Sunday, December 17, 2017


Our 2017 has been quite a year. We more than doubled the amount of tillable acres we operate through two new rental contracts and brought in an additional 150 feeder calves to graze cover crop this fall. The additional workload this spring and fall has pushed my sanity to the limit. This year, like all the others, has provided me with a sharp learning curve regarding cover crop selection and termination procedures, and low crop prices continue to make farming a formidable challenge. However, the most important event this year was the birth of our little girl Eden which I will fawn over at the end of the post.

No-tilling corn into a grazed cover crop.
Corn follows the wheat/cover crops in our rotation. Some of the cover crop was grazed last fall and some didn't have any cattle grazing it and was allowed to grow uninhibited. The number one problem with no-till corn is getting a good stand established into the previous years crop residue. So needless to say, stand establishment was a much greater challenge in the cover crop that wasn't grazed. Even though the residue managers on our corn planter were set rather aggressively and the down pressure was maxed out, the residue in some areas was just too thick to establish a proper stand of corn. If the cover crop is not grazed down to eliminate some of the residue prior to planting corn, I believe it needs to be strip-tilled. Perhaps some of the newer model planters with pneumatic down pressure and residue managers would be up to the task of planting into that much residue but our older planter was not up to the job. Thinking on the positive side though, with all that residue covering the soil surface we pretty much eliminated any erosion potential.

This spring was very wet, making planting and spraying windows very slim and hard to come by. Terminating winter hardy cover crops on time became very difficult. One field being planted to corn had red clover and rye grass coming back from the previous year. Yes rye grass. I was happy for the good stand of red clover and the supplemental nitrogen it would supply. I no-tilled corn directly into this field but was unable to come back and terminate the cover crop for almost two weeks. Red clover can be a very impressive weed smothering plant. Unfortunately, this made it very good at choking out corn as well. Even after terminating the cover crop it was very difficult for the corn plant to push up through the mass of dead red clover and rye grass.  We did strip-till a few passes in the middle of the field for a comparison. It became very evident on the yield map exactly where those passes were because the stand of corn, and thus the yield, was much better.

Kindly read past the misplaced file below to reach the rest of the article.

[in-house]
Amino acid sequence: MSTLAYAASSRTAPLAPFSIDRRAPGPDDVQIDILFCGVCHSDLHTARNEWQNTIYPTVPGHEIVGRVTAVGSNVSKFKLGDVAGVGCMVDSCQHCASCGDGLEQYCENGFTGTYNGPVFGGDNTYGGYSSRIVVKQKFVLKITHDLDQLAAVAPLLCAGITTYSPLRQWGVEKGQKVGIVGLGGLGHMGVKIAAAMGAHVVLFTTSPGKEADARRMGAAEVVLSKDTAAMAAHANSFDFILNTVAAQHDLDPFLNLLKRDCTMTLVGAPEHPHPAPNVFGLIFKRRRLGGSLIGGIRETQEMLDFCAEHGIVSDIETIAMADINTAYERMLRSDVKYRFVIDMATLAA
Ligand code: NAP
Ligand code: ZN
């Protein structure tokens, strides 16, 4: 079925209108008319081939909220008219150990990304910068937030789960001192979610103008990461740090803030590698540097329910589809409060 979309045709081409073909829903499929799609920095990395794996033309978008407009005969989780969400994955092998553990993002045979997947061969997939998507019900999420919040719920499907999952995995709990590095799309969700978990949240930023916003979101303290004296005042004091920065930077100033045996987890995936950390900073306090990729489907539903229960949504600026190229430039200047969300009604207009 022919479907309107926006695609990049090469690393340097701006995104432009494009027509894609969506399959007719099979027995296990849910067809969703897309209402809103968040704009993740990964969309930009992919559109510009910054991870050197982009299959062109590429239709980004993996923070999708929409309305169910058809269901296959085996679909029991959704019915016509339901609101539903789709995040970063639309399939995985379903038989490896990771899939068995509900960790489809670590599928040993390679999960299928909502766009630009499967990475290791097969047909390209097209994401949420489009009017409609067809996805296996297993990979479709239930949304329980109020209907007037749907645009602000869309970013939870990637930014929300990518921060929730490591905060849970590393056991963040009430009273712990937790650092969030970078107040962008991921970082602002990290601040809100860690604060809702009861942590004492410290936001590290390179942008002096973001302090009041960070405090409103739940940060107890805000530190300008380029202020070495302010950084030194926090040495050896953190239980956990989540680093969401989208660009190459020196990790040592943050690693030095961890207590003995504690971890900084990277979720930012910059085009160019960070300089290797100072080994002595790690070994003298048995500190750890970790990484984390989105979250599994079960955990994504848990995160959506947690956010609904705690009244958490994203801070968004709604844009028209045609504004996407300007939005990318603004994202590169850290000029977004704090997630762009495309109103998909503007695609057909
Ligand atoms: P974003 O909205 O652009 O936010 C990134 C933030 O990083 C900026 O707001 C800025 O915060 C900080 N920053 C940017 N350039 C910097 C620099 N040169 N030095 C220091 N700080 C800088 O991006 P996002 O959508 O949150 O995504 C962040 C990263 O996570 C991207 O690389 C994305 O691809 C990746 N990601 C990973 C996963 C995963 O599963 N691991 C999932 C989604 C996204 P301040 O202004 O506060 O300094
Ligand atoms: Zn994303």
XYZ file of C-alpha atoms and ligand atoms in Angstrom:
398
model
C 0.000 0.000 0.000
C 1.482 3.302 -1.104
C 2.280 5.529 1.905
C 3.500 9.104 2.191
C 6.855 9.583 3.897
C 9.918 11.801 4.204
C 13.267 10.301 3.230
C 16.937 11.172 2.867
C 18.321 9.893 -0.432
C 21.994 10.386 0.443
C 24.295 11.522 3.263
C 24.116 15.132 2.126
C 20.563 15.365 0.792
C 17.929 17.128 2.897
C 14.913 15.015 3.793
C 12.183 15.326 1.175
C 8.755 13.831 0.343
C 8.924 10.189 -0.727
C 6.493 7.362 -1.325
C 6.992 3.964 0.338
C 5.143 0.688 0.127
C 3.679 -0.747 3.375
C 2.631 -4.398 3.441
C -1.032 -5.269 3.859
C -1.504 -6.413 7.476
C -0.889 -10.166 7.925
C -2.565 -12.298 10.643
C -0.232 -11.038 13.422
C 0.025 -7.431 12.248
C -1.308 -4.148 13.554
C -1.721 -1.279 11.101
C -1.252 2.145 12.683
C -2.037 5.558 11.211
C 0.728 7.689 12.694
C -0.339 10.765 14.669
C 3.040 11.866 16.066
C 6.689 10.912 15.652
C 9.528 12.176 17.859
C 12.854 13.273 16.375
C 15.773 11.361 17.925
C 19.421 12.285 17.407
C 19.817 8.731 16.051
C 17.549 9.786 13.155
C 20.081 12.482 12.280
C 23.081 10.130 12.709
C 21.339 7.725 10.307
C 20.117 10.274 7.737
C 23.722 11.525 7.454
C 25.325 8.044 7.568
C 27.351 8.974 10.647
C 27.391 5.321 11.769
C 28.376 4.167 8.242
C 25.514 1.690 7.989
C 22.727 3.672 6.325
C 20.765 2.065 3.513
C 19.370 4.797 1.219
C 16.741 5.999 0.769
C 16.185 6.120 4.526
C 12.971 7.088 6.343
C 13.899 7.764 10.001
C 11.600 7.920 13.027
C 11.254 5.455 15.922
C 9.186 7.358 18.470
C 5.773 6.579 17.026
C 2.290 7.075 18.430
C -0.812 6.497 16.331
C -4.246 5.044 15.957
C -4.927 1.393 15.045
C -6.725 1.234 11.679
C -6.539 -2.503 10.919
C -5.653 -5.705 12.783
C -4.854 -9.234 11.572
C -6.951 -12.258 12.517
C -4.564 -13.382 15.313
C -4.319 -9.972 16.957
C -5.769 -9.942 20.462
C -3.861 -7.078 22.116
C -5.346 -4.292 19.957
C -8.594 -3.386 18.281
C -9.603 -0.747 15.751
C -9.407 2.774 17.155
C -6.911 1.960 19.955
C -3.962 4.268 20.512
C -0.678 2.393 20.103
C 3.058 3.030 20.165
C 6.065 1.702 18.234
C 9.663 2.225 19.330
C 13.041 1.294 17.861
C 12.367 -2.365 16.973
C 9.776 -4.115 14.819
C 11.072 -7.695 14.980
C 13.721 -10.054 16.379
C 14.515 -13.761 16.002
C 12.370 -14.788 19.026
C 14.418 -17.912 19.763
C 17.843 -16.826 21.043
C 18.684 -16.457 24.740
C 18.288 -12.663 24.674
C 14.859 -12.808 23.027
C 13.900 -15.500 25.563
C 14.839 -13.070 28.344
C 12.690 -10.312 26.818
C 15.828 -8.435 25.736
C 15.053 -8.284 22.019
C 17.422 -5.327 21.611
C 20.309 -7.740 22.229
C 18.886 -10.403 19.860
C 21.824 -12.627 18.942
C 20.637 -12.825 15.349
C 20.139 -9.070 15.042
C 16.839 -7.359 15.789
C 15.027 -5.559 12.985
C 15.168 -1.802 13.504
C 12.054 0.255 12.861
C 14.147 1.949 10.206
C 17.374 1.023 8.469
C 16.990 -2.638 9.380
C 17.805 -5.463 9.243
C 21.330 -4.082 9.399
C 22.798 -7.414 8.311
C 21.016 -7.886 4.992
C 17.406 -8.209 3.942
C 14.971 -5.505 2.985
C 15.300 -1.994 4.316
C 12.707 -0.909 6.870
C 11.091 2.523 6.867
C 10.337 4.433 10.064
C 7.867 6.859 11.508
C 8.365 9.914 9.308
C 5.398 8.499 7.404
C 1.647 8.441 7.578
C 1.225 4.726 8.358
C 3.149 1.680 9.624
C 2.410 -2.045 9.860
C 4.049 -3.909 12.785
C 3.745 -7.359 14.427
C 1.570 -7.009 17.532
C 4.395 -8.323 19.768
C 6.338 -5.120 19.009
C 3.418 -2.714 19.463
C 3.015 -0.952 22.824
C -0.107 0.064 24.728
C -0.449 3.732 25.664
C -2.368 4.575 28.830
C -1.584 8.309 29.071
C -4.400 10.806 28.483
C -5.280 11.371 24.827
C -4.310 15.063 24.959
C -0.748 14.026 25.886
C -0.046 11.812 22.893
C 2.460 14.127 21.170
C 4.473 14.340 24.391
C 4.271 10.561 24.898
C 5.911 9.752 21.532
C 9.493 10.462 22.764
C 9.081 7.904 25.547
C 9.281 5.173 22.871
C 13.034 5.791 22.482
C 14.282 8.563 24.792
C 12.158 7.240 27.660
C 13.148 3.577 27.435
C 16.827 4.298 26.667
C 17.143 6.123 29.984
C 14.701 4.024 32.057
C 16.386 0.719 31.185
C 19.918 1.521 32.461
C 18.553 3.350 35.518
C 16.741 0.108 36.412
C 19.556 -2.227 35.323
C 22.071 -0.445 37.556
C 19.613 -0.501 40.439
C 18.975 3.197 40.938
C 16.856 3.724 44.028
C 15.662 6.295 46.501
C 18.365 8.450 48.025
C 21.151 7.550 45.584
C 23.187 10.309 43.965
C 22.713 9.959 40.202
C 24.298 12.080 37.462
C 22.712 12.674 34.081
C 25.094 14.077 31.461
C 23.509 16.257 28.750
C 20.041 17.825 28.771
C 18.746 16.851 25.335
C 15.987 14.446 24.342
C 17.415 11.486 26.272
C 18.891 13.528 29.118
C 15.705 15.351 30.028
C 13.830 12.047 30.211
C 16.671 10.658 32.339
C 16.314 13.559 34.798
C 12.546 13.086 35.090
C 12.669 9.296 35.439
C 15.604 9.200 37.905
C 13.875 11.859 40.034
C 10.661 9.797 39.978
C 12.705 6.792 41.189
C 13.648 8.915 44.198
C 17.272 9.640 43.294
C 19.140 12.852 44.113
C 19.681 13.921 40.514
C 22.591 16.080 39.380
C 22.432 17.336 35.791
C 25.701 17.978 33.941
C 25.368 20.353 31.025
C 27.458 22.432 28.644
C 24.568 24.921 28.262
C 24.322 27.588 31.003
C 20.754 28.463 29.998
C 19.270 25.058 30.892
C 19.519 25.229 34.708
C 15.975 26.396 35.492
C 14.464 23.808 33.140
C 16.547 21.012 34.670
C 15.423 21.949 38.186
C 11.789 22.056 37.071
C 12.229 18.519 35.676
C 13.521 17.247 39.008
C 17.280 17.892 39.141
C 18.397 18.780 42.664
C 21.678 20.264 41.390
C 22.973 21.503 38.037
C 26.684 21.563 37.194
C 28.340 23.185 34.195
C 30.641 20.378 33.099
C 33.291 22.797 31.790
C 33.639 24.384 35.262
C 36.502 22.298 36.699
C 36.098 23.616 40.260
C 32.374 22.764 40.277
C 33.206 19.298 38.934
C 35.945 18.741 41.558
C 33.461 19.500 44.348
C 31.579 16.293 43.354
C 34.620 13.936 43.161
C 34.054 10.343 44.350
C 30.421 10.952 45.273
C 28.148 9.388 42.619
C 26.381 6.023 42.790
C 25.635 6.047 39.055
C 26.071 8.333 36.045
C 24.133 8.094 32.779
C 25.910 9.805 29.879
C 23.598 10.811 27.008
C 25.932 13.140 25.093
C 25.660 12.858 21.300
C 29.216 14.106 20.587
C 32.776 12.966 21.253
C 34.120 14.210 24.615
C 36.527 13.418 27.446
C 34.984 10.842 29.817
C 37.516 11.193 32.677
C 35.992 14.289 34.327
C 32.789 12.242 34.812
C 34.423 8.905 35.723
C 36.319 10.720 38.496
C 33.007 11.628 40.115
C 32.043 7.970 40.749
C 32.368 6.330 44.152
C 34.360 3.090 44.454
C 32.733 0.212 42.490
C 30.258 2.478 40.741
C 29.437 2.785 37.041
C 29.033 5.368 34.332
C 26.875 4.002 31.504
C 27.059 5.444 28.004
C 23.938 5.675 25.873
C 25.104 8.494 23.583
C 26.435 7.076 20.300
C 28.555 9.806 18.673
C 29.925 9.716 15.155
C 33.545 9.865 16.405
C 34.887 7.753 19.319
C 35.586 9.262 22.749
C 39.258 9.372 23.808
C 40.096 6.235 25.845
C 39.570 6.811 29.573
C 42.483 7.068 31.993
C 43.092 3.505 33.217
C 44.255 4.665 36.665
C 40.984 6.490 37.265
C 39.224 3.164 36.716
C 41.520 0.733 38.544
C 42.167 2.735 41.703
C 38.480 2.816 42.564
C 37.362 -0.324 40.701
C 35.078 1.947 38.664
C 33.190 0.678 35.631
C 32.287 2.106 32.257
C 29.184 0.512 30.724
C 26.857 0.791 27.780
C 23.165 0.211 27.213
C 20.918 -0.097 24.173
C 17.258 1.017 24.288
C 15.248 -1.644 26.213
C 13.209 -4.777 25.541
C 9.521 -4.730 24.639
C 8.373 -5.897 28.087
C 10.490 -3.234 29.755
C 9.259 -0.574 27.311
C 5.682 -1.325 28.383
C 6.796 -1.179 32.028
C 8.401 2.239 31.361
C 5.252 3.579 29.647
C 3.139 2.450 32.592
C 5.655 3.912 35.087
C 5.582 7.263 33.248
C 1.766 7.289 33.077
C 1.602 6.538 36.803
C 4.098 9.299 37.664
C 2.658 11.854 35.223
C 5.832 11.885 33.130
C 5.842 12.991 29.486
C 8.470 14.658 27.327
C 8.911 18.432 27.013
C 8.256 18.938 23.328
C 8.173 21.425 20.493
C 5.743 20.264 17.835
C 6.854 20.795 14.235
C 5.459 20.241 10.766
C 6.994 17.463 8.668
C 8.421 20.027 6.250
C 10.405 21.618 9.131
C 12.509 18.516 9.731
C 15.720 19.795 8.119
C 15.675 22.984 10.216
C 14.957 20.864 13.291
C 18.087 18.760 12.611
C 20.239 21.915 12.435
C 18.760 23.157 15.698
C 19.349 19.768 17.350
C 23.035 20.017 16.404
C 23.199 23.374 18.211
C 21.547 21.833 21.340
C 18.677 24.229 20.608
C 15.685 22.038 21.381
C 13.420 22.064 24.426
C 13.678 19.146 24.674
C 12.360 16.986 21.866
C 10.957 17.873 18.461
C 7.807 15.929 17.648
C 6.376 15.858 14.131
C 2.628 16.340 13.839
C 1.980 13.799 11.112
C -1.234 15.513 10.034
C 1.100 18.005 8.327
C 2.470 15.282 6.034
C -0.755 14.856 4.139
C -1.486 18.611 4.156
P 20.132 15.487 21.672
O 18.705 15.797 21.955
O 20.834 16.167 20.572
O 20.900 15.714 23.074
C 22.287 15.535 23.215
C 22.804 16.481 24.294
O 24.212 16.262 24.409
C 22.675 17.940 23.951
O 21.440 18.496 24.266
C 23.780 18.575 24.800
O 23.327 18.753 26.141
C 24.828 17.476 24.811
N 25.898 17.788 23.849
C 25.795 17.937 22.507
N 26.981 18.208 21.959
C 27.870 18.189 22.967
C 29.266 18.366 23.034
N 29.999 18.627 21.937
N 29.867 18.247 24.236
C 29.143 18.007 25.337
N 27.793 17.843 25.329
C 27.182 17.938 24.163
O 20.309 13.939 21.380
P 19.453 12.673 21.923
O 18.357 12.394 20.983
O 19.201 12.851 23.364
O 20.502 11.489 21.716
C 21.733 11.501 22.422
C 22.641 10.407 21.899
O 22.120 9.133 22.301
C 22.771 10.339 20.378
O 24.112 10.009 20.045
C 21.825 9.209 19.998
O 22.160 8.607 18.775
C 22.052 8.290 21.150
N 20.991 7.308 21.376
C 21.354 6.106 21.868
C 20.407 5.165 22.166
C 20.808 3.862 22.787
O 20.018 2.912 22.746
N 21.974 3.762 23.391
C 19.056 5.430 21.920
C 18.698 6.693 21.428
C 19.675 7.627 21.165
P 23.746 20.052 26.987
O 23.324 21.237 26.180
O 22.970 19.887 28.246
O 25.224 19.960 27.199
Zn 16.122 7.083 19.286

"Lucky" doesn't even begin to describe it.
I'm the type of person who likes to save the best for last. The most important and life changing event this year was the arrival of our little girl Eden on June 15th. She came six and a half weeks early and spent three weeks at Children's Hospital in Minneapolis before she got to come home on the 4th of July. Sara spent the majority of May at the Mother-Baby Center in Minneapolis (right across from Children's) because she developed preeclampsia while in the twin cities for work. Her blood pressure could no longer be controlled so doctors performed an emergency c-section at 10:45 PM on June 15th for Sara and Eden's safety. I have never witnessed such compassion and professionalism as I did from the staff at Children's and the Mother-Baby Center. Words can not do justice to how incredible the nursing staff and doctors were at these two hospitals. Eden just turned six months old earlier this week and I find the time going by much too fast. She loves to be held and can melt her daddy's heart with a smile or a giggle. Truth be told, I wouldn't mind if she stayed this age. She has made this our best year yet and we are extremely grateful. We wish everyone a merry Christmas and a happy New Year. Thanks for reading.

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